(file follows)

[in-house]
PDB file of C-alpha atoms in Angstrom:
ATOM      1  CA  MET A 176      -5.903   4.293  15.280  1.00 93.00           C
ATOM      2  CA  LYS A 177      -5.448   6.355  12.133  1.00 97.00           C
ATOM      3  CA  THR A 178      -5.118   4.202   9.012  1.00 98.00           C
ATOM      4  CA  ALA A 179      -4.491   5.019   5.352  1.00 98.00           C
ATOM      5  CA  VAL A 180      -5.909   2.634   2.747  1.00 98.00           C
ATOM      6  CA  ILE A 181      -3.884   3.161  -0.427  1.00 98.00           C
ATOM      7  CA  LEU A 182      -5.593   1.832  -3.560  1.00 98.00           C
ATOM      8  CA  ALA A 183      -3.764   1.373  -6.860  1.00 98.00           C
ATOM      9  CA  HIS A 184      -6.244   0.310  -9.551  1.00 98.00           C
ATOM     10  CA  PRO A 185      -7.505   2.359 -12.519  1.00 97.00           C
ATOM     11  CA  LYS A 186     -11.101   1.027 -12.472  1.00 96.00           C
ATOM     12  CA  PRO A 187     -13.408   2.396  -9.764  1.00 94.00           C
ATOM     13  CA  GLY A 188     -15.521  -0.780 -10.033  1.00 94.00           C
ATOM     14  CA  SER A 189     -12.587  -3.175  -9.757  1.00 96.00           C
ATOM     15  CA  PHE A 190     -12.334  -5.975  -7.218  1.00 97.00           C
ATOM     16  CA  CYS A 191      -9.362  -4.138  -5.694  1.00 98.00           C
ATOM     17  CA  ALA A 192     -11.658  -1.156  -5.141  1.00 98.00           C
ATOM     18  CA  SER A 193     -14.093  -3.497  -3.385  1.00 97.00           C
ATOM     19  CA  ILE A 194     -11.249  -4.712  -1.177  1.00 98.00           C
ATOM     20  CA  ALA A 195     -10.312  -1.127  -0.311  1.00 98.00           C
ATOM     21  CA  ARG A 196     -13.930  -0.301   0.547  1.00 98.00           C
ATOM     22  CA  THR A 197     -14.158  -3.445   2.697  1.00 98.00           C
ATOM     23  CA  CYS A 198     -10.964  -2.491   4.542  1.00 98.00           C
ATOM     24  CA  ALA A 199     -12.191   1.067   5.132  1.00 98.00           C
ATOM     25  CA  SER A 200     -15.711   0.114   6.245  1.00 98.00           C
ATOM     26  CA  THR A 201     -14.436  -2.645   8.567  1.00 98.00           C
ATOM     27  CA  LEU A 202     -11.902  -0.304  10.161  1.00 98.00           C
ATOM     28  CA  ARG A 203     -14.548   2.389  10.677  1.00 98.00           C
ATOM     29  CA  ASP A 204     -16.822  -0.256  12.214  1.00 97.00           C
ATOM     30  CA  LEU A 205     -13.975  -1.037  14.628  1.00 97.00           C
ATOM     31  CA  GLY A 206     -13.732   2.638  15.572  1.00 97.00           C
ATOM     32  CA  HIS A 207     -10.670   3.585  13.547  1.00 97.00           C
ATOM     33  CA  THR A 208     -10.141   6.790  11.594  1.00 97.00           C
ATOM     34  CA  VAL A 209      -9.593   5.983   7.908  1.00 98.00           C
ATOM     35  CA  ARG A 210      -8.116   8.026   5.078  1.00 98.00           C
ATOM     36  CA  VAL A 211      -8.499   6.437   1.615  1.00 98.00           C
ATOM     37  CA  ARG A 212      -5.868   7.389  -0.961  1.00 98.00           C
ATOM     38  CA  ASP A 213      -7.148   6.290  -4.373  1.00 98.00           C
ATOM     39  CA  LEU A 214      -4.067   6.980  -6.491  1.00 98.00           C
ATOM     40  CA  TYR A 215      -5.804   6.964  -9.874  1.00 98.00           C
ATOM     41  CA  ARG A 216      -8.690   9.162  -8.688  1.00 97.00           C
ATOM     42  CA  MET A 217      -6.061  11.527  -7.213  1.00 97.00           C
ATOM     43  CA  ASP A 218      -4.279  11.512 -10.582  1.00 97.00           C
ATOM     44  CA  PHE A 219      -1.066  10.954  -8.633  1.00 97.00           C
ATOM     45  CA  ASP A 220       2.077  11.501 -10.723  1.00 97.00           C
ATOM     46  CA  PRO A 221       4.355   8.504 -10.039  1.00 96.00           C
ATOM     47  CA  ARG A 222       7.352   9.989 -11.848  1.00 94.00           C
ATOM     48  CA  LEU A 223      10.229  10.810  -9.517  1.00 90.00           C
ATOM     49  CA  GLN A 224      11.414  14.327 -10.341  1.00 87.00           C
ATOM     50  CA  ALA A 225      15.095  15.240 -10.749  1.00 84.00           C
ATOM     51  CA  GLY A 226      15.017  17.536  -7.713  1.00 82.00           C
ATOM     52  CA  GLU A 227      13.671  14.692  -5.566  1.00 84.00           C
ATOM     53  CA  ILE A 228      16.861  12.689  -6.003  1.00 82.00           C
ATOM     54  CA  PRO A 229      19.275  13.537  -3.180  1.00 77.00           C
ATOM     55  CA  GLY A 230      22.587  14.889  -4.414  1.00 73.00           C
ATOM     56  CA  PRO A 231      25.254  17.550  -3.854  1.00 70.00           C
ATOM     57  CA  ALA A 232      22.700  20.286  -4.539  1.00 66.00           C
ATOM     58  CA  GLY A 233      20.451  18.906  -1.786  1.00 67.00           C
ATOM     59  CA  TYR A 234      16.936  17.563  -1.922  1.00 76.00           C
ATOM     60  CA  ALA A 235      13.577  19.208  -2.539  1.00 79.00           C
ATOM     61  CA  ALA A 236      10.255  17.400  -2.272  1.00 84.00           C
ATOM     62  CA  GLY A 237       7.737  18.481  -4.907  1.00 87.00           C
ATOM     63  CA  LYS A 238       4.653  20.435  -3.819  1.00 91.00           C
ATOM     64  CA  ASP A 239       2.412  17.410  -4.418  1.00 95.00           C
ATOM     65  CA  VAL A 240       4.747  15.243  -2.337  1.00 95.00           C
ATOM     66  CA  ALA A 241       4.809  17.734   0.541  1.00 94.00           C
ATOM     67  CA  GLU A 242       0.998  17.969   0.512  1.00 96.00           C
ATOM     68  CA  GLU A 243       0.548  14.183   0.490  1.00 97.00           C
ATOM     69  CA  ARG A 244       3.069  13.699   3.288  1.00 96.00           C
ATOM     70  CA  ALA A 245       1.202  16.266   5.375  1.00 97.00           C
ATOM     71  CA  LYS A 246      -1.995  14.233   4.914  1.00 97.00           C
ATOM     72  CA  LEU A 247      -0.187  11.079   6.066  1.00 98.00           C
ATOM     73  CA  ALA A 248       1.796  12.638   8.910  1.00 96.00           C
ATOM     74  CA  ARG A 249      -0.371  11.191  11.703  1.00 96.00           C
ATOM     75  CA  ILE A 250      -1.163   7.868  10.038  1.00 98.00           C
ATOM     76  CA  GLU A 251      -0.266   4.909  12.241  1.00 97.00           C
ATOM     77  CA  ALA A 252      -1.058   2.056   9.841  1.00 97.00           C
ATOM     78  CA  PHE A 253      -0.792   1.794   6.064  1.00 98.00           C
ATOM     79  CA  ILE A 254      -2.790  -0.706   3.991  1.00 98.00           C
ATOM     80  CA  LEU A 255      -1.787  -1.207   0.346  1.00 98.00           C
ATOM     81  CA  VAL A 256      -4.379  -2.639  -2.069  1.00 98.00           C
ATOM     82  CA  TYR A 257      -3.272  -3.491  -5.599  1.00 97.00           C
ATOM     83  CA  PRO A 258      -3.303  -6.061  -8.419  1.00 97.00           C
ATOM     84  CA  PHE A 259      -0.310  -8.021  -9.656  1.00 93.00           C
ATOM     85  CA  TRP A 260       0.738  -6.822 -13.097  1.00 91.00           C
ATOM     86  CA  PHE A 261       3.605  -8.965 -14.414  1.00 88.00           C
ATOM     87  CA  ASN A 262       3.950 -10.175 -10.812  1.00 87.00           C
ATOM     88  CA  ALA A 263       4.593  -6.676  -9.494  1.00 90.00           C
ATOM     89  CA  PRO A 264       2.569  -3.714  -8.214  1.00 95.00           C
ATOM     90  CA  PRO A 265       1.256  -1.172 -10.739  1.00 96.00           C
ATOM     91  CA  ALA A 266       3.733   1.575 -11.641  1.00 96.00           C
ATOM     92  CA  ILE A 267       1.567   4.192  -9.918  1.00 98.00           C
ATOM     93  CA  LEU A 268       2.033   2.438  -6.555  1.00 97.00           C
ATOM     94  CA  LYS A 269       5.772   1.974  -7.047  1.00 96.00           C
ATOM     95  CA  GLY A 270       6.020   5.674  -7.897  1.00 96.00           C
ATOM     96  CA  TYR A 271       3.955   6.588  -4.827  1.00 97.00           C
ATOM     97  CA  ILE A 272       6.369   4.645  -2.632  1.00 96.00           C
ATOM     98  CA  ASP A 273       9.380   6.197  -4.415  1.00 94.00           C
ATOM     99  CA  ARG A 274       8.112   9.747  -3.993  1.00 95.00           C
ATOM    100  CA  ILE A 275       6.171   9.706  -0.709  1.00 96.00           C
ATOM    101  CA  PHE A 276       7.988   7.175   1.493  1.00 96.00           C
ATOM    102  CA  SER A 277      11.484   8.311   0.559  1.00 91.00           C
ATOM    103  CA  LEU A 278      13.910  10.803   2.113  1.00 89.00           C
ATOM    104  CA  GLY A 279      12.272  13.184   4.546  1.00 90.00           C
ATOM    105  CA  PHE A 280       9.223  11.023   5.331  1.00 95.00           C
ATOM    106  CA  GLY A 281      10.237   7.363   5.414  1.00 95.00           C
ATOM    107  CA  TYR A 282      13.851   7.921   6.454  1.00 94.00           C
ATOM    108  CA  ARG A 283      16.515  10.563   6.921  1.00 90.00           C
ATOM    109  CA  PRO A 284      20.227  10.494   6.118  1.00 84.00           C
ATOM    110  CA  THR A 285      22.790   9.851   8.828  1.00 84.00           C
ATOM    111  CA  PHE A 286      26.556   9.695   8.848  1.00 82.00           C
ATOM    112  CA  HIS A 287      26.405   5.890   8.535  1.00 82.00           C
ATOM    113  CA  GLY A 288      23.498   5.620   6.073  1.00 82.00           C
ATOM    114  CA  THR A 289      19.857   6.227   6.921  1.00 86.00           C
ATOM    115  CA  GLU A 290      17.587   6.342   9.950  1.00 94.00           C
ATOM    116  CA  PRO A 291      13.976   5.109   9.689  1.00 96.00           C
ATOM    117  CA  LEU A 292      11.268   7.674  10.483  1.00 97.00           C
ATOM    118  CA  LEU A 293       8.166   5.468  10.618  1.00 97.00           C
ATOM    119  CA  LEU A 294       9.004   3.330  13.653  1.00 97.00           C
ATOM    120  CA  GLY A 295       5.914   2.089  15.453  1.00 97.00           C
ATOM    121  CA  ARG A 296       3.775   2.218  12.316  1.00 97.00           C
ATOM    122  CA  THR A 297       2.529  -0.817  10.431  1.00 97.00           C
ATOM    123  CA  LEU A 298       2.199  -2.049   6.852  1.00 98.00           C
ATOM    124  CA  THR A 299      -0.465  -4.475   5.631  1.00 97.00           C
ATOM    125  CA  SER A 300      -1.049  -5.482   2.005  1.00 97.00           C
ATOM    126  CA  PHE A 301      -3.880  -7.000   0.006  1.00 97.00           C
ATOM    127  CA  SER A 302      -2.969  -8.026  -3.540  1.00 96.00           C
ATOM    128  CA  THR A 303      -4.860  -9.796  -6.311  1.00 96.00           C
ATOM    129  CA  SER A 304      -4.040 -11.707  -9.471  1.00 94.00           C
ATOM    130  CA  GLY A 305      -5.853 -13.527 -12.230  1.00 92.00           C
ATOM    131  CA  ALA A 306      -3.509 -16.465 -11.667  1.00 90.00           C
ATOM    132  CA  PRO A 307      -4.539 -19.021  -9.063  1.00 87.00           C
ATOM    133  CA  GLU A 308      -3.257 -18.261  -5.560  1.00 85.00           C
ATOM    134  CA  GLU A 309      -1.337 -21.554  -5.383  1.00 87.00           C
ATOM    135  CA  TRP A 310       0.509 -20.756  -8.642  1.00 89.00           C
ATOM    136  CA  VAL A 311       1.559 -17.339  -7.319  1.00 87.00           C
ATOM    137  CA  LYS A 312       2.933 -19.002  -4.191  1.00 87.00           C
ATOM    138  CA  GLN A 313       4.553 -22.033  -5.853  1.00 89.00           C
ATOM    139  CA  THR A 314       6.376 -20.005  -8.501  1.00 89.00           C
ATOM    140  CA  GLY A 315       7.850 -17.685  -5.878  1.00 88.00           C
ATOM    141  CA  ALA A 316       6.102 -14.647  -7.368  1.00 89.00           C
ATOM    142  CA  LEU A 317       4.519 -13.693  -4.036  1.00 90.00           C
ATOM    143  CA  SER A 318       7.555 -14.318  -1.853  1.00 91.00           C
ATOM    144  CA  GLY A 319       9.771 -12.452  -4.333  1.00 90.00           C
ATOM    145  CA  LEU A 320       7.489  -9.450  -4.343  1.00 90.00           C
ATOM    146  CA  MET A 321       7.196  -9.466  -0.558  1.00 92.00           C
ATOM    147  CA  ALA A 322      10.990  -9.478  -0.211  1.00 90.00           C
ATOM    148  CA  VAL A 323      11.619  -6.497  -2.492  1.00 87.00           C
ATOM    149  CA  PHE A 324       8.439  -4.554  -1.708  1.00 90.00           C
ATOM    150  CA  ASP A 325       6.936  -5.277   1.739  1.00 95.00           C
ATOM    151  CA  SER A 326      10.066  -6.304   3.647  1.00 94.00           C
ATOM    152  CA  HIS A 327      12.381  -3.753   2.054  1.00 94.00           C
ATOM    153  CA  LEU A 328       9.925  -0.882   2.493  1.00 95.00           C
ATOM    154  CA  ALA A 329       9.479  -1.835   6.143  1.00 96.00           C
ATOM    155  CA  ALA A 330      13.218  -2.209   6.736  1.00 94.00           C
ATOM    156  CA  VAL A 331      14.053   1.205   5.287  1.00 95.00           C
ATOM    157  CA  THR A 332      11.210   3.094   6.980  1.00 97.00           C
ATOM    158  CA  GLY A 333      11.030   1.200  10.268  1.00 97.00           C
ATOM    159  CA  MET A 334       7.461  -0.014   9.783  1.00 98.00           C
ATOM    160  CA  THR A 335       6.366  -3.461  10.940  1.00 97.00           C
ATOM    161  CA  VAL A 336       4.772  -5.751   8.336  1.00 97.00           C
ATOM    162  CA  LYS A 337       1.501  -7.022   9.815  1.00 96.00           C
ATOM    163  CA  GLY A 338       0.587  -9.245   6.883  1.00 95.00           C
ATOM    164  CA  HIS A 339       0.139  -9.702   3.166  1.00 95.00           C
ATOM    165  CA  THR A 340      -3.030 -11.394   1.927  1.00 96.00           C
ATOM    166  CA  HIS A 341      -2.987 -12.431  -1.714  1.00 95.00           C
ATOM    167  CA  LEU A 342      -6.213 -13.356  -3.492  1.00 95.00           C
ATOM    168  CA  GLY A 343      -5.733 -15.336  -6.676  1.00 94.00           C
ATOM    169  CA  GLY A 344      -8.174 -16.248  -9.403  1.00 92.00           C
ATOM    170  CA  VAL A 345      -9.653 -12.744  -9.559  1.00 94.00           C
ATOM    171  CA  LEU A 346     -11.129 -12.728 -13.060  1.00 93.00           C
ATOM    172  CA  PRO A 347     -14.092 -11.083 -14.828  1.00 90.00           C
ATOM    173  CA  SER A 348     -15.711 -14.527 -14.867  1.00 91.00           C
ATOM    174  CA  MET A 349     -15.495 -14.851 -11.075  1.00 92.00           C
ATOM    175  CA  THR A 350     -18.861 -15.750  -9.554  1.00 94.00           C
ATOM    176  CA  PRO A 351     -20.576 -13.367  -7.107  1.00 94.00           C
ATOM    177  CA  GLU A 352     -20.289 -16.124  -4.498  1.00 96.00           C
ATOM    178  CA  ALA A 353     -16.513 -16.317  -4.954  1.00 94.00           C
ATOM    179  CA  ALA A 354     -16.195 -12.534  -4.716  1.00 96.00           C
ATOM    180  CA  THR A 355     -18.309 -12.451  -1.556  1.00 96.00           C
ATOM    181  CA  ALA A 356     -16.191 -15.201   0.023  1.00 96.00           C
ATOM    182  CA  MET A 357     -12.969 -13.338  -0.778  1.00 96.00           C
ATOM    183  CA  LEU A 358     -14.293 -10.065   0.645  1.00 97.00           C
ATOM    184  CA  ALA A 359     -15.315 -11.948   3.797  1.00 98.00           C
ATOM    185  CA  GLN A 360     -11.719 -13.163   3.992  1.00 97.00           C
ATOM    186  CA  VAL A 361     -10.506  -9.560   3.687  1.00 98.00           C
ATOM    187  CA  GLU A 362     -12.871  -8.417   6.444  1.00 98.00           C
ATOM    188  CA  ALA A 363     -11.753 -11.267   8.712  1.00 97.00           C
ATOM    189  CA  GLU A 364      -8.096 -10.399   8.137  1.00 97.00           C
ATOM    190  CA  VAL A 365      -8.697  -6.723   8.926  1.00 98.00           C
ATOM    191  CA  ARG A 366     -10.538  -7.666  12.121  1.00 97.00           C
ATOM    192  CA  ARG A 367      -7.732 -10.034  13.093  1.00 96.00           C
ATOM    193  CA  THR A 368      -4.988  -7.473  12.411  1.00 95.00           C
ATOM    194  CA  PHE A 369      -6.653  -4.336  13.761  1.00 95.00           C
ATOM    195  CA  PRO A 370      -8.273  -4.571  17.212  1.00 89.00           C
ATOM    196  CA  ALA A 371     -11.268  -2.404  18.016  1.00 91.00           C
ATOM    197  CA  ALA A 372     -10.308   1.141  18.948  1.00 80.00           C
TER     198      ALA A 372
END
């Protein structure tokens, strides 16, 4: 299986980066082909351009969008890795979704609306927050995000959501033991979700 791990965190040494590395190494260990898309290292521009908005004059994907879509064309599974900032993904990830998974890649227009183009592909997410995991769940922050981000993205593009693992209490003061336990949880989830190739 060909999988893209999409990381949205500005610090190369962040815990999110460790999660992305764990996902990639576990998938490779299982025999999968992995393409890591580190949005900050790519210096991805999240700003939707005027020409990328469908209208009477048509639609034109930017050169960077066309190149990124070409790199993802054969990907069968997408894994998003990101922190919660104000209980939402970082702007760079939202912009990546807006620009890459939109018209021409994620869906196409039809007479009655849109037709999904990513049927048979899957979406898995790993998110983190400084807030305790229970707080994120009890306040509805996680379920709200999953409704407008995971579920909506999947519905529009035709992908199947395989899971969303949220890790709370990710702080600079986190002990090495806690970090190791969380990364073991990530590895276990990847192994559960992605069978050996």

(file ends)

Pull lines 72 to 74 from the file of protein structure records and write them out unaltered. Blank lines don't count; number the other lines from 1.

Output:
ATOM     70  CA  ALA A 245       1.202  16.266   5.375  1.00 97.00           C
ATOM     71  CA  LYS A 246      -1.995  14.233   4.914  1.00 97.00           C
ATOM     72  CA  LEU A 247      -0.187  11.079   6.066  1.00 98.00           C